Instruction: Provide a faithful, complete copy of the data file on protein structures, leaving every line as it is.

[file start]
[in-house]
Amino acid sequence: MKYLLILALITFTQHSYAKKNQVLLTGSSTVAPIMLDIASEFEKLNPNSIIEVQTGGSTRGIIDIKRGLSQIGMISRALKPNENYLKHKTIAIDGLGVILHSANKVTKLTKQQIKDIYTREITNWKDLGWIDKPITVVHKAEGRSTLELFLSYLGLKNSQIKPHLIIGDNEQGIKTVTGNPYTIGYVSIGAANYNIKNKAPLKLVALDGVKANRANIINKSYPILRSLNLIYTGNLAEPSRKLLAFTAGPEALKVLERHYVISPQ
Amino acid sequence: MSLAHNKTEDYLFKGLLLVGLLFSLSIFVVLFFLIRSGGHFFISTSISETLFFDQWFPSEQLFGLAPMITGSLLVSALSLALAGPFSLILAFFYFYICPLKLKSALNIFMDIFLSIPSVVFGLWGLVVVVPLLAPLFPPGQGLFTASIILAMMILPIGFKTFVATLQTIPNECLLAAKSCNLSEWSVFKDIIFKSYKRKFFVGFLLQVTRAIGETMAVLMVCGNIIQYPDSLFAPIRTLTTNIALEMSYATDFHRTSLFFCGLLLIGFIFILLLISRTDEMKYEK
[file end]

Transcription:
[in-house]
Amino acid sequence: MKYLLILALITFTQHSYAKKNQVLLTGSSTVAPIMLDIASEFEKLNPNSIIEVQTGGSTRGIIDIKRGLSQIGMISRALKPNENYLKHKTIAIDGLGVILHSANKVTKLTKQQIKDIYTREITNWKDLGWIDKPITVVHKAEGRSTLELFLSYLGLKNSQIKPHLIIGDNEQGIKTVTGNPYTIGYVSIGAANYNIKNKAPLKLVALDGVKANRANIINKSYPILRSLNLIYTGNLAEPSRKLLAFTAGPEALKVLERHYVISPQ
Amino acid sequence: MSLAHNKTEDYLFKGLLLVGLLFSLSIFVVLFFLIRSGGHFFISTSISETLFFDQWFPSEQLFGLAPMITGSLLVSALSLALAGPFSLILAFFYFYICPLKLKSALNIFMDIFLSIPSVVFGLWGLVVVVPLLAPLFPPGQGLFTASIILAMMILPIGFKTFVATLQTIPNECLLAAKSCNLSEWSVFKDIIFKSYKRKFFVGFLLQVTRAIGETMAVLMVCGNIIQYPDSLFAPIRTLTTNIALEMSYATDFHRTSLFFCGLLLIGFIFILLLISRTDEMKYEK